In November, the U.S. experienced varied wildland fire activity. The Southern Area saw increased fires, reaching preparedness level three but returning to level two later. Large fires occurred across the region. The rest of the U.S. had normal to below-normal fire levels. Year-to-date burned acres were well below the 10-year average. Southern and Eastern Areas faced increased fire activity due to dry conditions. Temperatures were generally normal to above normal, with dry conditions in California and enhanced trade winds in Hawai’i contributing to fire potential. Drought persisted in Louisiana and Mississippi, improved in the northwest and Texas, but worsened in the Four Corners, Mid-Mississippi Valley, and parts of the Appalachians and Mid-Atlantic.

Drought improvements in the Pacific Northwest have been gradual, with signals of potential increased precipitation in mid-January. Concerns about snowpack persist due to warmer temperatures. El Niño suggests an active pattern for the West Coast, favoring drought removal in specific areas, particularly the windward slopes of the northern Cascades and parts of Oregon. Northern Intermountain West faces below-normal precipitation and above-normal temperatures, leading to favored drought persistence. Drought development is forecasted in the Bitterroot Mountains and southeastward to Yellowstone in Wyoming. In the southwestern U.S., El Niño conditions support an active Pacific jet, improving drought conditions in parts of the Four Corners region. However, above-normal precipitation signals diminish inland toward the Southern Plains, limiting drought improvement in southeastern Arizona and much of New Mexico by the end of March.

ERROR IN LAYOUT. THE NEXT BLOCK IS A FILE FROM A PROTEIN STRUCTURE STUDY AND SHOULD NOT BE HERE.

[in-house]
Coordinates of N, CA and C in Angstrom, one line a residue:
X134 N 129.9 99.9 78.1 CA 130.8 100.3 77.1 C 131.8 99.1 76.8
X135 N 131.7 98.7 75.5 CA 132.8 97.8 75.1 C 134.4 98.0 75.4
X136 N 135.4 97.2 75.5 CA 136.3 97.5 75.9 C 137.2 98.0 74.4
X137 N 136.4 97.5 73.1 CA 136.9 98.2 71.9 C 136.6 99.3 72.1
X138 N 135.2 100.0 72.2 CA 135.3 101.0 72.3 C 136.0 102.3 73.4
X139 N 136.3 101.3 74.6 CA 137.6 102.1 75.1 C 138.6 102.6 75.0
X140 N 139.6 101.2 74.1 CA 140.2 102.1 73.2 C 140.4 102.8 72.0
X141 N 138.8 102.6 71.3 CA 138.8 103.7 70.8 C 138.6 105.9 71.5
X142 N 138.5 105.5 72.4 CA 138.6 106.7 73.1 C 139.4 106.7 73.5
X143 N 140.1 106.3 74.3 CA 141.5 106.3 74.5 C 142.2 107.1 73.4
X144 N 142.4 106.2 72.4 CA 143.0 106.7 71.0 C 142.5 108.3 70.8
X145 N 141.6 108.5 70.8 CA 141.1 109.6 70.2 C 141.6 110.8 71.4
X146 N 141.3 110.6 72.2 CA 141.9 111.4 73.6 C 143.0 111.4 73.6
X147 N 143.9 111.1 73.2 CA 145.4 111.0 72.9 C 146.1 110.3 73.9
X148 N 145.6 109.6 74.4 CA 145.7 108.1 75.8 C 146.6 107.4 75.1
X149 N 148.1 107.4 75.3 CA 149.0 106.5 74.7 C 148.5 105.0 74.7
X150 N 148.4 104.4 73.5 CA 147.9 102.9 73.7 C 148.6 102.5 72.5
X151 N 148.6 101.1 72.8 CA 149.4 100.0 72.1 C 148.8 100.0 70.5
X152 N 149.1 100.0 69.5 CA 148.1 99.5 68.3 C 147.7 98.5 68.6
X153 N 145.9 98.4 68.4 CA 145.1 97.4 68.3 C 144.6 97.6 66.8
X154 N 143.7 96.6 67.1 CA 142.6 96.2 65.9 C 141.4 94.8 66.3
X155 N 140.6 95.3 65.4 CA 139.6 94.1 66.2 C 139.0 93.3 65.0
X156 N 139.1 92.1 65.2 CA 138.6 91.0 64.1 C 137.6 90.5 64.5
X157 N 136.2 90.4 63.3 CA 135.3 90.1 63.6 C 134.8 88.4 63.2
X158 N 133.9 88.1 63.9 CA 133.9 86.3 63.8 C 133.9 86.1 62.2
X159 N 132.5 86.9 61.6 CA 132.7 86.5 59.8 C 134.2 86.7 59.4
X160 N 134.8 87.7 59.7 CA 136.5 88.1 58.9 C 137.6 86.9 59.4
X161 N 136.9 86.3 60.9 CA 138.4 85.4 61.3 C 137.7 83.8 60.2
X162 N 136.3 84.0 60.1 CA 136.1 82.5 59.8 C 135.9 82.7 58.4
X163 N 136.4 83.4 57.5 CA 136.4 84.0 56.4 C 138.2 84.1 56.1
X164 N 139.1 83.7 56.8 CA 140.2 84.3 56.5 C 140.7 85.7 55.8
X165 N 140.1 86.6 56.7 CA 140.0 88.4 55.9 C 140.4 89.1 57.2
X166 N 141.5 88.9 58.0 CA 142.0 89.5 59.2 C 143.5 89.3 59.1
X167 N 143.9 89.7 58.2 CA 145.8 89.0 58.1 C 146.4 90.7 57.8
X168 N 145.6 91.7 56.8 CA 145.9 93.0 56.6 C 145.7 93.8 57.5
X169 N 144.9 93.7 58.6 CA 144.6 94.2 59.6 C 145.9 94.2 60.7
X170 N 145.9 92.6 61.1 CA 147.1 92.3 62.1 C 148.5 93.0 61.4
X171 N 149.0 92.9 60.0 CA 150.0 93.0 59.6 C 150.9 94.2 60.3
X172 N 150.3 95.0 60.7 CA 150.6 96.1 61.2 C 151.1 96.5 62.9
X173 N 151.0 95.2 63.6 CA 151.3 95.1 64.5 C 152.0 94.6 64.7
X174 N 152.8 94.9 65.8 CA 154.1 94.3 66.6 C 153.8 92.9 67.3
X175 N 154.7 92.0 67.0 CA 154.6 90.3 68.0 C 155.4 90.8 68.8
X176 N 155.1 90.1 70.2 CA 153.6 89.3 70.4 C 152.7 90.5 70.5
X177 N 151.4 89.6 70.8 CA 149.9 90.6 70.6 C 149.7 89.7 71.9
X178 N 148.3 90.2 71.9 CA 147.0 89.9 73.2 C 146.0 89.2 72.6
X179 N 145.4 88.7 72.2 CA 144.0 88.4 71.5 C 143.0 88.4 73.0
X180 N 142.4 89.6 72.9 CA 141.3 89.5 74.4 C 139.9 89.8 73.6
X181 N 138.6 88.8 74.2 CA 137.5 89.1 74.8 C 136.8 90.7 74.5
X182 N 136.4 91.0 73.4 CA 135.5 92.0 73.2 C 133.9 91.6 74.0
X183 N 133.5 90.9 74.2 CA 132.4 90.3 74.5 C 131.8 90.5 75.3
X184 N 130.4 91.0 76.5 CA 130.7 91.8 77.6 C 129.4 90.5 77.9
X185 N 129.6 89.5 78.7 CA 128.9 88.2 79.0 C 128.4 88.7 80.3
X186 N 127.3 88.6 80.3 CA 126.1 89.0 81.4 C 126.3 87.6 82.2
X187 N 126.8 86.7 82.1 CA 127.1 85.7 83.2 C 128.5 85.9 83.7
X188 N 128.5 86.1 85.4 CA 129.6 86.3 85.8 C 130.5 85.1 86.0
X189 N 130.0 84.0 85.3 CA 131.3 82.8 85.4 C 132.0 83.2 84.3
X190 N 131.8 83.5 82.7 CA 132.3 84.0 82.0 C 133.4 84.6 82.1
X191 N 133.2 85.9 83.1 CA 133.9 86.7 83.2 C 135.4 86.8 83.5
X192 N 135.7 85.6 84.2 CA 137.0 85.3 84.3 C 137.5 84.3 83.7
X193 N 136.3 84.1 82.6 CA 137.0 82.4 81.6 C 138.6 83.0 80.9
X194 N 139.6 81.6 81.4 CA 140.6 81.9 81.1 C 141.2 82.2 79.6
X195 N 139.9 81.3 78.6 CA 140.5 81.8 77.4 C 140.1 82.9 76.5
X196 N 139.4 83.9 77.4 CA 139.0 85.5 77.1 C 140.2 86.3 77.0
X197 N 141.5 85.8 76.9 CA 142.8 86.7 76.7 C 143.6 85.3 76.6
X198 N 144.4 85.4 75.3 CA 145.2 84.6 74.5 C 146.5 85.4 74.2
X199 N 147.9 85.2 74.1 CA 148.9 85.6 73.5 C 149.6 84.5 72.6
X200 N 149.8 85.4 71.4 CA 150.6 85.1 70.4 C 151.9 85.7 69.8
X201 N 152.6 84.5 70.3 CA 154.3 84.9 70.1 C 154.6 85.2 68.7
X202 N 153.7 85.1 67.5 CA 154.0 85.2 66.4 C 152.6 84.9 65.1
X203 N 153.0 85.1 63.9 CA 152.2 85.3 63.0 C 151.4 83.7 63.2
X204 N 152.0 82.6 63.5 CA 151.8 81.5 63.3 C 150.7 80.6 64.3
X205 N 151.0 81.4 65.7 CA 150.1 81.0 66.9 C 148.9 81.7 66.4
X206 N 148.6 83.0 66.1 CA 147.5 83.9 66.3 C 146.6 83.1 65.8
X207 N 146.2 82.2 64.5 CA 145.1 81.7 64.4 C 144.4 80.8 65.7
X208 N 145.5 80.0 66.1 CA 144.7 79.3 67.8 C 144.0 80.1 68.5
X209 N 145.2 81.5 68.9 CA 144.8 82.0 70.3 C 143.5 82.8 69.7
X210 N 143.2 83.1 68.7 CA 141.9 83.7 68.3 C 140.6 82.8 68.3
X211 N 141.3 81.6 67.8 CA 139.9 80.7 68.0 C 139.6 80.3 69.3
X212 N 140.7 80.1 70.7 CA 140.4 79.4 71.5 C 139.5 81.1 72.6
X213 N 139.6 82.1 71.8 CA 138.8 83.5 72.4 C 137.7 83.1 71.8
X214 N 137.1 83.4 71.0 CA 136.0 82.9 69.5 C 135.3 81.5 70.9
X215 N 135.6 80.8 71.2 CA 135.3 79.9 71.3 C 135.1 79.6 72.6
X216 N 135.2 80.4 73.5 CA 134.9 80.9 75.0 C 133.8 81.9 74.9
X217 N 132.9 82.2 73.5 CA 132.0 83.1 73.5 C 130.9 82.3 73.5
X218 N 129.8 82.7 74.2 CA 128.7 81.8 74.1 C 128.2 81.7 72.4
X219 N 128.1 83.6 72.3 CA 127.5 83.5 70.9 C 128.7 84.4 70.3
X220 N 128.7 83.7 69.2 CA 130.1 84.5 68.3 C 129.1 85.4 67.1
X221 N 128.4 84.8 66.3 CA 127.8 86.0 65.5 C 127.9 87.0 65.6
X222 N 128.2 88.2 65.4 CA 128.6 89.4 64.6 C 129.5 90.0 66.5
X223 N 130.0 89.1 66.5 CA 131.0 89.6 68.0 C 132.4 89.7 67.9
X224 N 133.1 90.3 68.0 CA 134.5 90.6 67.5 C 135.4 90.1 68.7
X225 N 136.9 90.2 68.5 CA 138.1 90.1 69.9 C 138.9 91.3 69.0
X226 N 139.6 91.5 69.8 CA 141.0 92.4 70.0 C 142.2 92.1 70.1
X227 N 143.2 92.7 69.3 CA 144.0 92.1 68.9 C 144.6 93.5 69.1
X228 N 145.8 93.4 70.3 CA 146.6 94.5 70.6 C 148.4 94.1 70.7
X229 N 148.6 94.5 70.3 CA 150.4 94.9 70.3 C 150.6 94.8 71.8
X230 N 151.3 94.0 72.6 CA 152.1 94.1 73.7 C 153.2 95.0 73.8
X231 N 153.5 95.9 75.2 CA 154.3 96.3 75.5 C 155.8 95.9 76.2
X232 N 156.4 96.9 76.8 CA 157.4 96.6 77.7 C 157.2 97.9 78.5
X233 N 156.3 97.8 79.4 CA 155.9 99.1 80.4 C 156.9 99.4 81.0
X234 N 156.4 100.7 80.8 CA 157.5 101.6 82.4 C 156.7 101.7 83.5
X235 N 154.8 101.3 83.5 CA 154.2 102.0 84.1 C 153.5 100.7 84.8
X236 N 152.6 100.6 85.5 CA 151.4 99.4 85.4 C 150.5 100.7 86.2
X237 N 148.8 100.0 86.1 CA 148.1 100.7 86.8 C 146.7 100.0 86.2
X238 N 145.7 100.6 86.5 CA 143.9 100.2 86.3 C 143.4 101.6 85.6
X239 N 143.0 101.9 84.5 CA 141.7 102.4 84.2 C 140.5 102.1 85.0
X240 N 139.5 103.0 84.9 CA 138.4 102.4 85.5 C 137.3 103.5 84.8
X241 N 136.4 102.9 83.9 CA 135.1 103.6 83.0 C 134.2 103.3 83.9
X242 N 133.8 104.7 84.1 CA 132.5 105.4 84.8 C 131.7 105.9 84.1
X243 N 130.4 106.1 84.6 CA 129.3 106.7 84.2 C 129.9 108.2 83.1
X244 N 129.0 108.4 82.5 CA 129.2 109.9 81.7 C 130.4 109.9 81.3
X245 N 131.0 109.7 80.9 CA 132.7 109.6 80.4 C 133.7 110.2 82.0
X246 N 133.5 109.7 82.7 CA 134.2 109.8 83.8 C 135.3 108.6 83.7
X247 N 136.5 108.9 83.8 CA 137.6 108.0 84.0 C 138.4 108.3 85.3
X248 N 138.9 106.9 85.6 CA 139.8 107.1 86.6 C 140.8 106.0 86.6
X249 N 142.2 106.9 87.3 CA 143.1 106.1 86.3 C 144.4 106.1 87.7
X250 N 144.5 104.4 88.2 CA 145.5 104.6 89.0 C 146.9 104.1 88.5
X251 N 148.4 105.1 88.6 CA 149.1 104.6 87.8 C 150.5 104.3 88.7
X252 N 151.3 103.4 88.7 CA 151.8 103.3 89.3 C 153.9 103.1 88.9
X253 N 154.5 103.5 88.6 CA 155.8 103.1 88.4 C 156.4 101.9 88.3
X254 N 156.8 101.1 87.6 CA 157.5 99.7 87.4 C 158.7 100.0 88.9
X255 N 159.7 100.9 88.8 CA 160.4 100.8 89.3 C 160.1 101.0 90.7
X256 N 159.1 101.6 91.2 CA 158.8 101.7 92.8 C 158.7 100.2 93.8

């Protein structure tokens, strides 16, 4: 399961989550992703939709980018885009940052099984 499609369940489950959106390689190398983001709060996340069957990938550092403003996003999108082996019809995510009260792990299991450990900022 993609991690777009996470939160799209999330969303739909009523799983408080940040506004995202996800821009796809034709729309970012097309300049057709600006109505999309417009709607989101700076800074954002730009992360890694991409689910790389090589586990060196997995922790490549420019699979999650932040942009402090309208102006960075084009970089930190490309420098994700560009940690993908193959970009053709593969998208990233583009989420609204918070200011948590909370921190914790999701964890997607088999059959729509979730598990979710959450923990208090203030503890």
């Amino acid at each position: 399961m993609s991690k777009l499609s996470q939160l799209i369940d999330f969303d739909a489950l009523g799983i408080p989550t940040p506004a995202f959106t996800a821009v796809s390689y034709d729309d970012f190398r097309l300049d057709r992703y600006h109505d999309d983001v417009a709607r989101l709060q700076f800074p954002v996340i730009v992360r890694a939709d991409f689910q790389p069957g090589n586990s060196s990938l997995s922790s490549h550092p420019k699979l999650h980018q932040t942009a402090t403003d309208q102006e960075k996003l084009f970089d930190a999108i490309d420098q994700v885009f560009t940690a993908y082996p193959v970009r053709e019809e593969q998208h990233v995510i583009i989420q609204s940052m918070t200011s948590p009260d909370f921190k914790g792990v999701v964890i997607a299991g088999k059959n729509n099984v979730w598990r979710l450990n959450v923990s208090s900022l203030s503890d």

How Platypus Combats Drought Issues

The Platypus Sprinkler and Controller Wildfire system relies on independent water systems, ensuring a dedicated water source that stands ready for emergency events. Our systems operate using standalone setups, such as tanks, pools, cisterns, and other non-shared systems.

Dependence on domestic water during a wildfire is not advisable for several reasons. Firstly, homeowners would compete with firefighters for water, leading to decreased water pressure. This is compounded by firefighters utilizing nearby hydrants. Additionally, there’s a risk of water lines and pump stations being compromised during wildfires. In contrast, our system activates the owner’s personal water system before the fire approaches, minimizing risks and ensuring water supply to the home. In the case of wells, the risk is associated with electricity being cut during wildfires, rendering the water inaccessible.